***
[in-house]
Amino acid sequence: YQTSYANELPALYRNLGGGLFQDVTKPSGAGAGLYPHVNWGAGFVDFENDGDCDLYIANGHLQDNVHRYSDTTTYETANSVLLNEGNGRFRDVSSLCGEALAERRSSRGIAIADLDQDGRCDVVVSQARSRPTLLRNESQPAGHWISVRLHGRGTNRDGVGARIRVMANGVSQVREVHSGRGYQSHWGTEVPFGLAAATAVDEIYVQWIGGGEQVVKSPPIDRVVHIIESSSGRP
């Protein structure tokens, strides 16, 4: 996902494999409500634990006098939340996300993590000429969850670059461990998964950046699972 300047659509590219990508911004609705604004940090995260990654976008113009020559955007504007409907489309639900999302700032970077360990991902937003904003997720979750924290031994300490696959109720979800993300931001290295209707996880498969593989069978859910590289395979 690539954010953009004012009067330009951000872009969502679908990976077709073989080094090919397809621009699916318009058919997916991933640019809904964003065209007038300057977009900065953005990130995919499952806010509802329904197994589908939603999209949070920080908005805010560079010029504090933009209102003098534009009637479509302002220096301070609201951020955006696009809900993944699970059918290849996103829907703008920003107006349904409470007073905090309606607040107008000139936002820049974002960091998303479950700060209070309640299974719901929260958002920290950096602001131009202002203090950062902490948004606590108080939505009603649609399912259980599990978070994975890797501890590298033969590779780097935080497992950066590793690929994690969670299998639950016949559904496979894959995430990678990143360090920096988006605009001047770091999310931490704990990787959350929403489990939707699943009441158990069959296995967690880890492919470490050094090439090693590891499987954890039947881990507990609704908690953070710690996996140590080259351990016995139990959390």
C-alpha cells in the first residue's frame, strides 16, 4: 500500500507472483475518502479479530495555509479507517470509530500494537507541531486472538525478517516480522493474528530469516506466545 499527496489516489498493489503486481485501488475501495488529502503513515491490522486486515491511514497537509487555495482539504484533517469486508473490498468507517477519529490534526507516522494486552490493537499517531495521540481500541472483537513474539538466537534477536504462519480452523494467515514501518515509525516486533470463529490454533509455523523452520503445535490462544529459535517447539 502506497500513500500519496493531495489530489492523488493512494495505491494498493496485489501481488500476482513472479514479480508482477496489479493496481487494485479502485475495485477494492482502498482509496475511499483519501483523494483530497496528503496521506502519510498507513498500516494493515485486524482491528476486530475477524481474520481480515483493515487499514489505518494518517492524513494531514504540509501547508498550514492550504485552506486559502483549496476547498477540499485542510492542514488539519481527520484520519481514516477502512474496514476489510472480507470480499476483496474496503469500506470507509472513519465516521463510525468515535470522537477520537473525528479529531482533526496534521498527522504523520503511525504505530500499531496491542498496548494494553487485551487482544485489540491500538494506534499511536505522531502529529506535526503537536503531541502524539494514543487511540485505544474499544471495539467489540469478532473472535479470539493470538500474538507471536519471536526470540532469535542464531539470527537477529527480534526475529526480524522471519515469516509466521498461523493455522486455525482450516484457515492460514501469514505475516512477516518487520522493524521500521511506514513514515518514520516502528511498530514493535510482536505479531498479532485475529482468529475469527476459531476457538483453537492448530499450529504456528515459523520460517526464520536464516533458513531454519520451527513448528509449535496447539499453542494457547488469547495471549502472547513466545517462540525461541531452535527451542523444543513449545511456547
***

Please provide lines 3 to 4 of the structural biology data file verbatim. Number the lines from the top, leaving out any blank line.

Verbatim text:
């Protein structure tokens, strides 16, 4: 996902494999409500634990006098939340996300993590000429969850670059461990998964950046699972 300047659509590219990508911004609705604004940090995260990654976008113009020559955007504007409907489309639900999302700032970077360990991902937003904003997720979750924290031994300490696959109720979800993300931001290295209707996880498969593989069978859910590289395979 690539954010953009004012009067330009951000872009969502679908990976077709073989080094090919397809621009699916318009058919997916991933640019809904964003065209007038300057977009900065953005990130995919499952806010509802329904197994589908939603999209949070920080908005805010560079010029504090933009209102003098534009009637479509302002220096301070609201951020955006696009809900993944699970059918290849996103829907703008920003107006349904409470007073905090309606607040107008000139936002820049974002960091998303479950700060209070309640299974719901929260958002920290950096602001131009202002203090950062902490948004606590108080939505009603649609399912259980599990978070994975890797501890590298033969590779780097935080497992950066590793690929994690969670299998639950016949559904496979894959995430990678990143360090920096988006605009001047770091999310931490704990990787959350929403489990939707699943009441158990069959296995967690880890492919470490050094090439090693590891499987954890039947881990507990609704908690953070710690996996140590080259351990016995139990959390």
C-alpha cells in the first residue's frame, strides 16, 4: 500500500507472483475518502479479530495555509479507517470509530500494537507541531486472538525478517516480522493474528530469516506466545 499527496489516489498493489503486481485501488475501495488529502503513515491490522486486515491511514497537509487555495482539504484533517469486508473490498468507517477519529490534526507516522494486552490493537499517531495521540481500541472483537513474539538466537534477536504462519480452523494467515514501518515509525516486533470463529490454533509455523523452520503445535490462544529459535517447539 502506497500513500500519496493531495489530489492523488493512494495505491494498493496485489501481488500476482513472479514479480508482477496489479493496481487494485479502485475495485477494492482502498482509496475511499483519501483523494483530497496528503496521506502519510498507513498500516494493515485486524482491528476486530475477524481474520481480515483493515487499514489505518494518517492524513494531514504540509501547508498550514492550504485552506486559502483549496476547498477540499485542510492542514488539519481527520484520519481514516477502512474496514476489510472480507470480499476483496474496503469500506470507509472513519465516521463510525468515535470522537477520537473525528479529531482533526496534521498527522504523520503511525504505530500499531496491542498496548494494553487485551487482544485489540491500538494506534499511536505522531502529529506535526503537536503531541502524539494514543487511540485505544474499544471495539467489540469478532473472535479470539493470538500474538507471536519471536526470540532469535542464531539470527537477529527480534526475529526480524522471519515469516509466521498461523493455522486455525482450516484457515492460514501469514505475516512477516518487520522493524521500521511506514513514515518514520516502528511498530514493535510482536505479531498479532485475529482468529475469527476459531476457538483453537492448530499450529504456528515459523520460517526464520536464516533458513531454519520451527513448528509449535496447539499453542494457547488469547495471549502472547513466545517462540525461541531452535527451542523444543513449545511456547